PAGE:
It emerged that Gordon Brown personally asked Hazel Blears, the Communities Secretary, to pay more than £13,000 after she avoided paying capital gains tax (CGT) when she sold her London flat. It was her second home for her MPs' allowances but her main residence for tax purposes.

Although Ms Blears insisted that she made her decision, ministerial sources said Mr Brown was worried that Labour was being outflanked by the Tories after David Cameron ordered several members of his Shadow Cabinet to give back some of the money they had claimed.

But there were signs of a Tory backlash against Mr Cameron's crackdown. Douglas Hogg, the former agriculture minister accused of using his MP's allowance to maintain his country estate, said the Tory panel which will investigate claims by the party's MPs was not the right body to make decisions on repayment.

Ann Widdecombe, the former Tory Home Office minister, said MPs needed support to run a second home, and warned of a "competition of my shirt is hairier than yours". She said: "We don't want to go back to the days when the only people who can afford to sit in Parliament are the privately wealthy or the trade union-supported."

Phil Hope, the Health minister, announced he would be returning £41,709 in taxpayer-funded expenses claimed for furniture, fittings and other items for his second home. In an emotional TV interview, he said: "The anger of my constituents and the damage done to perceptions of my integrity concerning the money I have received to make my London accommodation habitable has been a massive blow to me that I cannot allow to continue."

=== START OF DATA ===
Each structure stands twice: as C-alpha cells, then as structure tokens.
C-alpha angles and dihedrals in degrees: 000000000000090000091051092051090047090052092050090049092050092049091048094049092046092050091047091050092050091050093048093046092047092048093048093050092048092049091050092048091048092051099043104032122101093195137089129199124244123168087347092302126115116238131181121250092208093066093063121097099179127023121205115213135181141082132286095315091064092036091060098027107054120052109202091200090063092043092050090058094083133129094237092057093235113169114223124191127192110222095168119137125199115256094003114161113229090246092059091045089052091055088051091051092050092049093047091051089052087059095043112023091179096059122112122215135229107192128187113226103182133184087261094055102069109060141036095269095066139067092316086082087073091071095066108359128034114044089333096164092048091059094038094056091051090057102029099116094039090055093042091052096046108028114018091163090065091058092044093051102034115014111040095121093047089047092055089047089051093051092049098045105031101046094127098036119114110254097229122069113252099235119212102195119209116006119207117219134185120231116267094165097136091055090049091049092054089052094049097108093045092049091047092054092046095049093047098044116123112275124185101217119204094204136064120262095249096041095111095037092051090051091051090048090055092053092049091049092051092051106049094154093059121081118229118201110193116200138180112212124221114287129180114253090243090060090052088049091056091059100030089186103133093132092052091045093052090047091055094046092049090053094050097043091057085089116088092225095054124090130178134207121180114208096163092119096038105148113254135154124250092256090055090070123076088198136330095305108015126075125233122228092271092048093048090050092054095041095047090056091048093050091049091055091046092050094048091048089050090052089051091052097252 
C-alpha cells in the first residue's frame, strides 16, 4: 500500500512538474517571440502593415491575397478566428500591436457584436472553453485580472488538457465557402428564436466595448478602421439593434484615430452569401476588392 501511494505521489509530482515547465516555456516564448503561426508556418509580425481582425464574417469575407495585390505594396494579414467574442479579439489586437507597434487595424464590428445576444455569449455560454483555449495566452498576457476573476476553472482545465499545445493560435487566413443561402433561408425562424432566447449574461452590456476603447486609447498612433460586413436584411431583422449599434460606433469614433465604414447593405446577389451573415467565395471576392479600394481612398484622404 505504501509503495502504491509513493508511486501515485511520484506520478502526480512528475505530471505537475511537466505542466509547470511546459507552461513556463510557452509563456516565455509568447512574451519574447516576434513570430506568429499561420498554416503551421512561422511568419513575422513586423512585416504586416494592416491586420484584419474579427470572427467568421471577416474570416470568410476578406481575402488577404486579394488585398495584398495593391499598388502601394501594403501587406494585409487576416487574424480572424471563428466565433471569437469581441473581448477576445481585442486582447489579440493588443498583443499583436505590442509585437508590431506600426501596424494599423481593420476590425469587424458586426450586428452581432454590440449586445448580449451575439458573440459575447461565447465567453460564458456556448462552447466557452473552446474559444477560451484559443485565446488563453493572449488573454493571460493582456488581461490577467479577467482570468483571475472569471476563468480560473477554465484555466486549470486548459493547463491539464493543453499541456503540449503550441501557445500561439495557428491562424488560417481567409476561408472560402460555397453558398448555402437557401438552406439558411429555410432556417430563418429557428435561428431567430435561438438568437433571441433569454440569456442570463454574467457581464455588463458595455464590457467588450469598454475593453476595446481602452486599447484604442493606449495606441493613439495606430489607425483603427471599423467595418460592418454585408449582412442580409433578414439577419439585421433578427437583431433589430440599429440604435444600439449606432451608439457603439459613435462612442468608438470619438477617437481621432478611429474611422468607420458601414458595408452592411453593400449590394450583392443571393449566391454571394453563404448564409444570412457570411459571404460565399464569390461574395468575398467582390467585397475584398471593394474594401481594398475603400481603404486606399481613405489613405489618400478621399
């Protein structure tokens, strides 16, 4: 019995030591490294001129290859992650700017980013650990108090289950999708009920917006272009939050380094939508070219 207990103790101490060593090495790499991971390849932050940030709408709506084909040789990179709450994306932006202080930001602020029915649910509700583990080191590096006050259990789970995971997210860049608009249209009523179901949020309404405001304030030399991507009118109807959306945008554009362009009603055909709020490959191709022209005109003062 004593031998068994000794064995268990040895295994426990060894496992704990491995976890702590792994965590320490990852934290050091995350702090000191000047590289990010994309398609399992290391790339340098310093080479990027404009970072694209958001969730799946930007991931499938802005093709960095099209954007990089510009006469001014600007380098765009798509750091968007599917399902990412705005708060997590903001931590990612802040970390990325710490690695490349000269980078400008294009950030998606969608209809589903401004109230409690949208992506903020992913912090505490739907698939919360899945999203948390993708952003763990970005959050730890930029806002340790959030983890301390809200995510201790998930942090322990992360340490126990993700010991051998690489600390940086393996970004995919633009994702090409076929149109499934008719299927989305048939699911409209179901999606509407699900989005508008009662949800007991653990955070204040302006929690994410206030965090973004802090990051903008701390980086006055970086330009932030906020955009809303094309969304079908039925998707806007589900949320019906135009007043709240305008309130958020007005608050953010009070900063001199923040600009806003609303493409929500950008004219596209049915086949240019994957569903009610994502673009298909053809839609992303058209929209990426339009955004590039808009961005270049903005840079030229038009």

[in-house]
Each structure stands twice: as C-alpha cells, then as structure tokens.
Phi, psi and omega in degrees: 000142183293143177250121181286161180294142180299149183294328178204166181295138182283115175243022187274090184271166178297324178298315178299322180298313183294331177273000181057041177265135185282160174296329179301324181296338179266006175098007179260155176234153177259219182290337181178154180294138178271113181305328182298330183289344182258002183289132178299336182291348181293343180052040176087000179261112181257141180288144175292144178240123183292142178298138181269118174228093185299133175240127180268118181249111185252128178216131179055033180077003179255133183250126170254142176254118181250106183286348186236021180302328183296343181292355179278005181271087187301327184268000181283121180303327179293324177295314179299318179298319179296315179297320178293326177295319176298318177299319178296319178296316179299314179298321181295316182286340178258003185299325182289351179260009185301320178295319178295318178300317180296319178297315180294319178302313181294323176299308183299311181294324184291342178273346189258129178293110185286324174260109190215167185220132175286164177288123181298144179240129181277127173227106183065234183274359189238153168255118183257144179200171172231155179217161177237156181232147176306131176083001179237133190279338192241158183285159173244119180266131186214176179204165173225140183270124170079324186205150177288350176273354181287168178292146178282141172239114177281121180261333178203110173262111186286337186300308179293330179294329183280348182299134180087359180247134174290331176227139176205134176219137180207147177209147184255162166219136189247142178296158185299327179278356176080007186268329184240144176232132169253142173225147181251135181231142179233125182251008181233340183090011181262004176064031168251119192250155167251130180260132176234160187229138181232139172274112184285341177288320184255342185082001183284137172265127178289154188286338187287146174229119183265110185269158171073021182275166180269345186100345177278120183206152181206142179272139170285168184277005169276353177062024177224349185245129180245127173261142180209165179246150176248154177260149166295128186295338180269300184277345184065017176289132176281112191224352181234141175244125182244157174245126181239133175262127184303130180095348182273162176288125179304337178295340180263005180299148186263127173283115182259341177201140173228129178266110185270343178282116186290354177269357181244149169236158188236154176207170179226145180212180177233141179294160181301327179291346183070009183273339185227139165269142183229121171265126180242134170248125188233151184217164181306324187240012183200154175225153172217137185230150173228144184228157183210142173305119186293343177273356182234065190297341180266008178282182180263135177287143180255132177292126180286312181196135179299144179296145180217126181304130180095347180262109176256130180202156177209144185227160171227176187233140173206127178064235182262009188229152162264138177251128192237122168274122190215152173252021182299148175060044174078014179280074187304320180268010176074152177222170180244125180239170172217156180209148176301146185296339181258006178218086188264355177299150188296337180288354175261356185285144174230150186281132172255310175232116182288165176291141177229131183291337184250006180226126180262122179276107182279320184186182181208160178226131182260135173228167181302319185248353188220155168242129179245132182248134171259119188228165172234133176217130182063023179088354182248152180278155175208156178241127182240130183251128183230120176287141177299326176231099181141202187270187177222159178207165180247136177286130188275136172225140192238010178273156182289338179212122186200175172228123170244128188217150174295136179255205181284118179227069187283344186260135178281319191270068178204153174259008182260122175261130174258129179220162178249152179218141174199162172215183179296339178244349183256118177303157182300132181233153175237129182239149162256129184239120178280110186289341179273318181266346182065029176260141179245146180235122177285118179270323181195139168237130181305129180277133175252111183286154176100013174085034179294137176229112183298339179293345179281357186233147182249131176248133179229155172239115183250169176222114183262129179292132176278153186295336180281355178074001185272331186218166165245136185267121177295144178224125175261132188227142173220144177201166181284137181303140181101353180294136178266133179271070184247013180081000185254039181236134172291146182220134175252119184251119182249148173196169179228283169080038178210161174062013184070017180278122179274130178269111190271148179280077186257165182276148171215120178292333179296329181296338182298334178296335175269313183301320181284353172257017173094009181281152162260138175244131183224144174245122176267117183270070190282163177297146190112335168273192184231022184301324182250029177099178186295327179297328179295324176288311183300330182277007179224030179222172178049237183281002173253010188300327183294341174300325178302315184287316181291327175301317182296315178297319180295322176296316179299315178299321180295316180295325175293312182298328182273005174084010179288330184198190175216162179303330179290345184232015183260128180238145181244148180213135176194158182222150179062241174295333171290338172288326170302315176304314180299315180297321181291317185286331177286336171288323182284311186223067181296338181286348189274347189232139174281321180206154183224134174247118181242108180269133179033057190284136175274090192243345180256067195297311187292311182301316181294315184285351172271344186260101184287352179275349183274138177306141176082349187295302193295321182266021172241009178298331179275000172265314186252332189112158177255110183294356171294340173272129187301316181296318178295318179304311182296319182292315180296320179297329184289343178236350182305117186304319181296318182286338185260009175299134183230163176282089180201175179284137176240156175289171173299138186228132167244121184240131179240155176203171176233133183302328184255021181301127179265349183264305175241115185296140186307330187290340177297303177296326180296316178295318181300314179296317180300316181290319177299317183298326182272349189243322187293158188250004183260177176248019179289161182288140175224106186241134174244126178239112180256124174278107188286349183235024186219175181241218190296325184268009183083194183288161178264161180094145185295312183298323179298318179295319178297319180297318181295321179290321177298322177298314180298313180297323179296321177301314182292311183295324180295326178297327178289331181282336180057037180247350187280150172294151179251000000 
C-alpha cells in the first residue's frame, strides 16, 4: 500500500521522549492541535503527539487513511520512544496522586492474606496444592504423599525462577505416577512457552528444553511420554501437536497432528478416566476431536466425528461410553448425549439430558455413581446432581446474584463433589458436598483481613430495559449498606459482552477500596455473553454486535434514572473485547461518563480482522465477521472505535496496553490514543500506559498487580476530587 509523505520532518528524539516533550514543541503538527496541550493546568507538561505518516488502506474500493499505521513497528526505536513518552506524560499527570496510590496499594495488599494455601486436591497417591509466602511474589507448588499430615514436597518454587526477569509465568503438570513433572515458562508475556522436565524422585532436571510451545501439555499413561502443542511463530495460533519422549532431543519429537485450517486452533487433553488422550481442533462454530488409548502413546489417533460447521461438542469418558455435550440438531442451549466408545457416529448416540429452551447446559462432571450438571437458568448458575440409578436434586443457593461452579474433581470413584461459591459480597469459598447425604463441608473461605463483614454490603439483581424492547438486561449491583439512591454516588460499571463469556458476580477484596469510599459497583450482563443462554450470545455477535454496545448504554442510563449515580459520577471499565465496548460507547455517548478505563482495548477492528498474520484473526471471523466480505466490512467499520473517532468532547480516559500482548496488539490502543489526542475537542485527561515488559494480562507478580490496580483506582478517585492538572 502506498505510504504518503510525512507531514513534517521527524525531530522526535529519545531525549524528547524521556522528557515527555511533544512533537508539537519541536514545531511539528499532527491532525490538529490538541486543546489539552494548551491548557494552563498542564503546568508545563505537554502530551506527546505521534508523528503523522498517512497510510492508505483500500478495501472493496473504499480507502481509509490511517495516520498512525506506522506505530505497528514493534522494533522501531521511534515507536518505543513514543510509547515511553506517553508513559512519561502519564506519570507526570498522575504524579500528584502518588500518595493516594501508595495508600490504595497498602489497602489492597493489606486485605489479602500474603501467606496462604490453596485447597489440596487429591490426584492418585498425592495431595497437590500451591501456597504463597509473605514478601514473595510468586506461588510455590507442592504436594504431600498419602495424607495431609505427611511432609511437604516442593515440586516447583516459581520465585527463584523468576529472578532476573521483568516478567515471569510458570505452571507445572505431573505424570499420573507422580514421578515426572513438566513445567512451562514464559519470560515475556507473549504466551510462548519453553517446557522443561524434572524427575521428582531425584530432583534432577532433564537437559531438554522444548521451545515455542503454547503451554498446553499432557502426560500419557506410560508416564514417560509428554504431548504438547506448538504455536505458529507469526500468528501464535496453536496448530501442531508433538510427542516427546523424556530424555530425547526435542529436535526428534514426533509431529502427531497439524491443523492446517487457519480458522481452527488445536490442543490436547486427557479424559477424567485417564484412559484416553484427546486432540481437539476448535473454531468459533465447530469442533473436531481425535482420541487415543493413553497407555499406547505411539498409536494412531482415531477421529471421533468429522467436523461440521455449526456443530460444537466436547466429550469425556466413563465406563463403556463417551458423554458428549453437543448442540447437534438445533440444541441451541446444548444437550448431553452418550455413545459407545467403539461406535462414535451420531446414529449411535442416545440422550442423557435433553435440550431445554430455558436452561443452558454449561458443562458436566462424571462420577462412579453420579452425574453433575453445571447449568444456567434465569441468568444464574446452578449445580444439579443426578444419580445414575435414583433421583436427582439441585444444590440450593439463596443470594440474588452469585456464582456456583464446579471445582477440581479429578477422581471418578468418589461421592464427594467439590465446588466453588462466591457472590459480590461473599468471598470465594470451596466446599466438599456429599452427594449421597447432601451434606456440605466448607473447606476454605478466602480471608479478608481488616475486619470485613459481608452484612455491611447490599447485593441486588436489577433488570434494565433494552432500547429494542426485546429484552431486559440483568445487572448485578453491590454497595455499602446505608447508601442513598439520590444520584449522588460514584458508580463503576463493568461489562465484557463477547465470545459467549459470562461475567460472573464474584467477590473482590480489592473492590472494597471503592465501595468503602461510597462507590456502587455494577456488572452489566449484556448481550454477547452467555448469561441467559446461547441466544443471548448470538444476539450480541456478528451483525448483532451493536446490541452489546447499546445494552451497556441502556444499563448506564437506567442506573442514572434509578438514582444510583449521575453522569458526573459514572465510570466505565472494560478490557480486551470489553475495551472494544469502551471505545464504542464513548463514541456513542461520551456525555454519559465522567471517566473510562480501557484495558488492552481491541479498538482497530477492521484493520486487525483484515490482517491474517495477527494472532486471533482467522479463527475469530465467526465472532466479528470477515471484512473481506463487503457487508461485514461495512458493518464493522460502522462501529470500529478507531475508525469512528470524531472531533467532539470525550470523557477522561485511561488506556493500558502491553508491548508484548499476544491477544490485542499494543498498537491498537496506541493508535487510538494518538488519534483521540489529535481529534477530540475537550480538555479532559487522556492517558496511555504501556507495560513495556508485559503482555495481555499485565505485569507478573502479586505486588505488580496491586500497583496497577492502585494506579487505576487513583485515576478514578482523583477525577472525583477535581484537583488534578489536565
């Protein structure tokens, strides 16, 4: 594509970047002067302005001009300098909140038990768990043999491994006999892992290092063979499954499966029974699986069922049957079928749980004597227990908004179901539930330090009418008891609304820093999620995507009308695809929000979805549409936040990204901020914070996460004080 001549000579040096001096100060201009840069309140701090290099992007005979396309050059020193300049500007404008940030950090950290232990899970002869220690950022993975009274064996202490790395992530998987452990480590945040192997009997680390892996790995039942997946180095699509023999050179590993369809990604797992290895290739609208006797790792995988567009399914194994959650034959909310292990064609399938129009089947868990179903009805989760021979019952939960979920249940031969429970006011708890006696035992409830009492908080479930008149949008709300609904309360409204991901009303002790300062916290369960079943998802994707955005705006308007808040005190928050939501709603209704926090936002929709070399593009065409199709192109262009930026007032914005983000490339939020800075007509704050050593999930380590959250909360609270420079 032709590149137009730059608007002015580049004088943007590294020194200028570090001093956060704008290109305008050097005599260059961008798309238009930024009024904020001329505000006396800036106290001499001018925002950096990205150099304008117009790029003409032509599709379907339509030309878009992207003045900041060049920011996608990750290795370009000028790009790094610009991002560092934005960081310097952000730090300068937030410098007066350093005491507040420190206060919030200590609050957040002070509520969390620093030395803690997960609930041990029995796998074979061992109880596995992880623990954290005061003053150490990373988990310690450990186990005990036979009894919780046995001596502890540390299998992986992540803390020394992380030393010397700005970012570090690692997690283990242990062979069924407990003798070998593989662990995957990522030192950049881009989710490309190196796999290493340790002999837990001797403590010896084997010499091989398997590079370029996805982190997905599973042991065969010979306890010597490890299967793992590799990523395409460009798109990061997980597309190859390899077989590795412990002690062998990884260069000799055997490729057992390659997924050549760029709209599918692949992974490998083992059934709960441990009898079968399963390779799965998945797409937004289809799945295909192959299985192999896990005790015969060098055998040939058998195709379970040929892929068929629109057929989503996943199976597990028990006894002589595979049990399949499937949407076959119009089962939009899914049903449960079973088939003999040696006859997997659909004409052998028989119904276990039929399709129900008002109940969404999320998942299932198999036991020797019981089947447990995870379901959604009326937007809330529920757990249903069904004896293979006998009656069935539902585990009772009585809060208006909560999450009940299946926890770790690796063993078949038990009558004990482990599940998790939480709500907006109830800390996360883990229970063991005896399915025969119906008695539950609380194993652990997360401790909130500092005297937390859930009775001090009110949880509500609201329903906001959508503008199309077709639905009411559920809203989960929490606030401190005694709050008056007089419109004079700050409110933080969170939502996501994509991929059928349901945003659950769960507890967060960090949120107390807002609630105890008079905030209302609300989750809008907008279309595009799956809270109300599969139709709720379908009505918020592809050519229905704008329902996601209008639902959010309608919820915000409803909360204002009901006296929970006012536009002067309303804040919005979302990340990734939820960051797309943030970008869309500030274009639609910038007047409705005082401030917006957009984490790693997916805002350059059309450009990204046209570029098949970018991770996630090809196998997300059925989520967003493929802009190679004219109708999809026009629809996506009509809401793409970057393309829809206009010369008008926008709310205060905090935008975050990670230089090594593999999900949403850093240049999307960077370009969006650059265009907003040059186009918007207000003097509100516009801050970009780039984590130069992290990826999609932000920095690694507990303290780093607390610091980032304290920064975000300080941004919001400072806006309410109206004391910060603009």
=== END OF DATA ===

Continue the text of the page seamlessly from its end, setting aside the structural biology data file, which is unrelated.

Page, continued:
John Maples, a former Conservative deputy chairman vigorously defended himself against the Telegraph allegations last night. He was accused of declaring the RAC Club in Pall Mall, in central London, as his main home, while submitting "lavish" claims for his constituency home. Mr Maples said that he had sold his London home and was buying another, but there was a delay during which he spent one month living in the club. He had informed the fees office of his circumstances.

The chairman of the Parliamentary Labour Party, Tony Lloyd, urged all Labour Mps yesterday to publish their expenses on the internet without waiting for the Commons to publish them next month.

The latest allegations

* Elliot Morley, former Labour Environment Minister, claimed £16,000 for a mortgage on a property that had already been paid off. He paid the sum back a fortnight ago, apologising for not keeping a "tighter rein".

* Conservative MP Stephen Crabb claimed his main home was a room in a flat rented by another MP after buying a new family home in Wales, claiming £9,300 in stamp duty.

* Labour MP Fabian Hamilton declared his mother's home in London as his main residence, allowing him to claim thousands of pounds to improve his family home in Leeds.

* John Maples, deputy chairman of the Conservative Party, is said to have named a room in the RAC private members' club in Pall Mall as his main home. He denied the allegations, saying that he named the club as his residence for a month while he was between moving homes.